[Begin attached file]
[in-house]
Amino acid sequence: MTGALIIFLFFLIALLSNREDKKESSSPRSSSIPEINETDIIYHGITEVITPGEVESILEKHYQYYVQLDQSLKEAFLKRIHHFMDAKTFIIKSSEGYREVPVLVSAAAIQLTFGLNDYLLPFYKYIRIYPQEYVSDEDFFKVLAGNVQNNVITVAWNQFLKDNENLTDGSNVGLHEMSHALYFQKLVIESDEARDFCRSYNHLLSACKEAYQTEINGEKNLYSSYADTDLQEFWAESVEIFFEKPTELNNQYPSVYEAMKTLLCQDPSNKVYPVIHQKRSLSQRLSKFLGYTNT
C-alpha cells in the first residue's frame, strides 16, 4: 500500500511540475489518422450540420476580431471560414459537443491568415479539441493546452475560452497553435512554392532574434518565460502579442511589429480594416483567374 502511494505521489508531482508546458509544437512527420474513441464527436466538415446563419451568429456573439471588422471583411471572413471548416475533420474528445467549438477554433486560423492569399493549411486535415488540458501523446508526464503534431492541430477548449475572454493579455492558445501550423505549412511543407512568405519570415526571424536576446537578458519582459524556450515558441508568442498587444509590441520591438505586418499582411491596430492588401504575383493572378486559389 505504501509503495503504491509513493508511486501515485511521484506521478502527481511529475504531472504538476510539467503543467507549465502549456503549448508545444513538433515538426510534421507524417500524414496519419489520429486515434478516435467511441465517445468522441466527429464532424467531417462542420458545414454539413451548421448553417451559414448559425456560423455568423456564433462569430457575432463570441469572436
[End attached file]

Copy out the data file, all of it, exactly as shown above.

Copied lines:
[in-house]
Amino acid sequence: MTGALIIFLFFLIALLSNREDKKESSSPRSSSIPEINETDIIYHGITEVITPGEVESILEKHYQYYVQLDQSLKEAFLKRIHHFMDAKTFIIKSSEGYREVPVLVSAAAIQLTFGLNDYLLPFYKYIRIYPQEYVSDEDFFKVLAGNVQNNVITVAWNQFLKDNENLTDGSNVGLHEMSHALYFQKLVIESDEARDFCRSYNHLLSACKEAYQTEINGEKNLYSSYADTDLQEFWAESVEIFFEKPTELNNQYPSVYEAMKTLLCQDPSNKVYPVIHQKRSLSQRLSKFLGYTNT
C-alpha cells in the first residue's frame, strides 16, 4: 500500500511540475489518422450540420476580431471560414459537443491568415479539441493546452475560452497553435512554392532574434518565460502579442511589429480594416483567374 502511494505521489508531482508546458509544437512527420474513441464527436466538415446563419451568429456573439471588422471583411471572413471548416475533420474528445467549438477554433486560423492569399493549411486535415488540458501523446508526464503534431492541430477548449475572454493579455492558445501550423505549412511543407512568405519570415526571424536576446537578458519582459524556450515558441508568442498587444509590441520591438505586418499582411491596430492588401504575383493572378486559389 505504501509503495503504491509513493508511486501515485511521484506521478502527481511529475504531472504538476510539467503543467507549465502549456503549448508545444513538433515538426510534421507524417500524414496519419489520429486515434478516435467511441465517445468522441466527429464532424467531417462542420458545414454539413451548421448553417451559414448559425456560423455568423456564433462569430457575432463570441469572436